WIBF celebrates its 40th Anniversary with a Virtual Market Open at London Stock Exchange
WIBF was delighted to celebrate its 40th Anniversary, and the launch of its Accelerating Change Together Research Programme, with a Virtual Market Open at London Stock Exchange on Thursday 26th November.
Women in Banking & Finance has been championing women in financial services for 40 years, and we are delighted during our 40th anniversary year to be launching our Accelerating Change Together Research Programme, in collaboration with the London School of Economics and The Wisdom Council.
Elise Badoy walked us through the report’s initial findings that challenge current gender stereotypes and ask us to change the narrative; to bring the discussion to a focus on workplace policies and structures that will allow organisations to retain and unlock the full potential of financial industry talent. The message from WIBF members and survey participants has been clear and consistent: the challenge is the missing middle. The critical talent pipeline, which sits between the entry level to our sector and the most senior levels. The success of achieving equality of opportunity, and representation, at both the junior and senior levels depends on this talent pipeline in the middle.
These survey results not only highlight the issues, but brings important insight and data to working through solutions. We got to hear that women do not lack aspiration or the confidence to ‘lean in’ – and that access to development opportunities is key. Covid is having a positive impact, with a shift in attitudes towards the value in flexible working. That the perception of fairness in the working environment is critical to satisfaction and a low intention to leave.
The survey of nearly 2000 financial services professionals, conducted by The Wisdom Council, a financial services consumer insight and engagement specialist, and The London School of Economics and Political Science (LSE), also found that women are significantly more likely to see barriers in their careers than men (79% versus 58%) and that while women and men in this study do not differ in ambition, the majority of women are failing to achieve a positive career cycle of access to stretch assignments.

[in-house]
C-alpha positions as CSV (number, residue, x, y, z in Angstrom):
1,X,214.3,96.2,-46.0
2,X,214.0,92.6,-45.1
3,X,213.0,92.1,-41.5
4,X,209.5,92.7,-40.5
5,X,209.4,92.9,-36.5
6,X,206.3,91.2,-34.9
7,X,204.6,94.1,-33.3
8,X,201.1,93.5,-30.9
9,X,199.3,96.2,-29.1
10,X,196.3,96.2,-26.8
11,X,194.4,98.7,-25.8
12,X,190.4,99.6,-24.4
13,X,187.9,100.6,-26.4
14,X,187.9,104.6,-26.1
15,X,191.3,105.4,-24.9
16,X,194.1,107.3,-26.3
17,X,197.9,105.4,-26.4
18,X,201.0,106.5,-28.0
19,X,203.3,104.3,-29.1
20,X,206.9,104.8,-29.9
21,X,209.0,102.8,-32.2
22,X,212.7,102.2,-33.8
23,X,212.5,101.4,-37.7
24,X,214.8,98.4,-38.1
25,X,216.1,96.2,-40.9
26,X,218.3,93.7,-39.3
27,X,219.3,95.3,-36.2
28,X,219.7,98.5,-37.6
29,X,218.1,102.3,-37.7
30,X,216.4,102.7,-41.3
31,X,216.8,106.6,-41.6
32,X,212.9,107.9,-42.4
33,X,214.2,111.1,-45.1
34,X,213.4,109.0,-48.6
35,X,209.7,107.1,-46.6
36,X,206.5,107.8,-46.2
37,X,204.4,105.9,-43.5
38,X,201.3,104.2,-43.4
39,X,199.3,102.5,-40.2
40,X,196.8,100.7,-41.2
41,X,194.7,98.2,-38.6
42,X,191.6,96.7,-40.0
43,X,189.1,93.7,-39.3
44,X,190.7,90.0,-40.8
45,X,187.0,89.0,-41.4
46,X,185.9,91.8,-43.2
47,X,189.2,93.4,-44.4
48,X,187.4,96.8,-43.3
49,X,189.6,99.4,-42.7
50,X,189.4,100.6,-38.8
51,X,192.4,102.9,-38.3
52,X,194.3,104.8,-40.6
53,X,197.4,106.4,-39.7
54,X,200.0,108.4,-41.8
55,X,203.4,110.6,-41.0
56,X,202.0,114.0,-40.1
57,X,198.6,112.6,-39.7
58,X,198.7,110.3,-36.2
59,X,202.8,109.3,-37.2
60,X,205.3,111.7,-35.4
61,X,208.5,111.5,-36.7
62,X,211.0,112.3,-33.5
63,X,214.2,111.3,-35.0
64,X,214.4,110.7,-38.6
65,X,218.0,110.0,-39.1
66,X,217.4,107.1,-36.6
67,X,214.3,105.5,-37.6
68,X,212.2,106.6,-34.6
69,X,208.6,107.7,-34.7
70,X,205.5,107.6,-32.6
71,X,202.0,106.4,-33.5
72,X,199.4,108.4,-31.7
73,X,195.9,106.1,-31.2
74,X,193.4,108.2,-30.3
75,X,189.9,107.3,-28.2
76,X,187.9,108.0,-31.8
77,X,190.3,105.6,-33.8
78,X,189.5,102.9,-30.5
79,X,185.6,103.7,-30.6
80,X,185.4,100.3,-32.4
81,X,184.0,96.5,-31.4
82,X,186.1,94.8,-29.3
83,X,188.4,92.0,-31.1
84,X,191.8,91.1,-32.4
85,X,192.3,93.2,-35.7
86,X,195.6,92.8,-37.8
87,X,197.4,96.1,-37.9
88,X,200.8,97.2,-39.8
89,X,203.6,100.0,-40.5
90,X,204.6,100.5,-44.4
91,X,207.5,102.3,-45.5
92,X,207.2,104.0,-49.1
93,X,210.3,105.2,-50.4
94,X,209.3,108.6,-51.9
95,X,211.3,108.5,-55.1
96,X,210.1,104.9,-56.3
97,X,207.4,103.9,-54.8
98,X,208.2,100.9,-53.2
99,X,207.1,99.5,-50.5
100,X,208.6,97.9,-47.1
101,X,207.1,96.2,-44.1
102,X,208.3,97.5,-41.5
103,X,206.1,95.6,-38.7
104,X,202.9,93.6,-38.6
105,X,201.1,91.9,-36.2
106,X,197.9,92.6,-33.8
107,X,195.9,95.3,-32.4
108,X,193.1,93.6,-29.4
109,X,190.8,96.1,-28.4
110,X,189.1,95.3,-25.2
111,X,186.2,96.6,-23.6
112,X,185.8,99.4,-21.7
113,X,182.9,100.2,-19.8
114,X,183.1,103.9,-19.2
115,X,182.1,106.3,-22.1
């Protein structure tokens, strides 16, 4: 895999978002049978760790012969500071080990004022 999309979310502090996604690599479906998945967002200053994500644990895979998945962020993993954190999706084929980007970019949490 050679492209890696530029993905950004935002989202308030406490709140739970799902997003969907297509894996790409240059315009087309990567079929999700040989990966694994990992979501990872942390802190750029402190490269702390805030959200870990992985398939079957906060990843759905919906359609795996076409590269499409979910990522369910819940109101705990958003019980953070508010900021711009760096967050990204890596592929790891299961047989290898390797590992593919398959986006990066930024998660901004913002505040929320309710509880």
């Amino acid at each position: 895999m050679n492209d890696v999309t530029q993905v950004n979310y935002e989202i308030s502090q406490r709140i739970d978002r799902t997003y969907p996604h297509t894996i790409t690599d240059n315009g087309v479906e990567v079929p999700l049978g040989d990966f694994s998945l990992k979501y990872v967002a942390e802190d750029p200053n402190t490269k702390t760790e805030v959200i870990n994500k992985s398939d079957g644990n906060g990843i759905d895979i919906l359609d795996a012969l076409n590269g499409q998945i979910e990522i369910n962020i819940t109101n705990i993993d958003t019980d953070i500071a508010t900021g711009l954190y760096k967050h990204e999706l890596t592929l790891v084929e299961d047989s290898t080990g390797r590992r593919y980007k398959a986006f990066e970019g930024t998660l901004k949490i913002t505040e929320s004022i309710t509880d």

Our excellent panel thoughtfully considered some of the bigger questions arising from the survey and shared insight into what financial institutions are doing to redress the gender balance.
David Schwimmer shared insight into the key role London Stock Exchange Group is taking to develop capabilities and to inspire and identify women with extraordinary talent.
Alison Malton explained the relevance of ambition to women in their professional goals and aspirations. And she challenged social norms in considering that this female aspiration can be quite entrepreneurial and quite risk taking.
Dr Grace Lordan helped us to look at the data and to make sense of the evidence.
She invited us to think further, and to create policies that work for better outcomes. The value is in being able to utilise a more equal and diverse talent retention pool. She reminded us that we usually start from the premise that men and women are different, and so we usually start looking for differences when trying to create policies that allow us to retain women in the workforce. Whilst there is no silver bullet, if we look at the evidence, flexibility is the policy that has actually created the largest possibility of being retained for women.
The discussion was informed, engaged and relevant. Part 1 of the Report is available here, and will form an important foundation for the wider Accelerating Change Together Report, to be published in 2021, and for the continuing 4 year research programme. Our research benefits from the insights and responses of all our survey participants. Please do visit the ACT webpage if you are interested in becoming involved or are interested in learning more about the coming Research Community.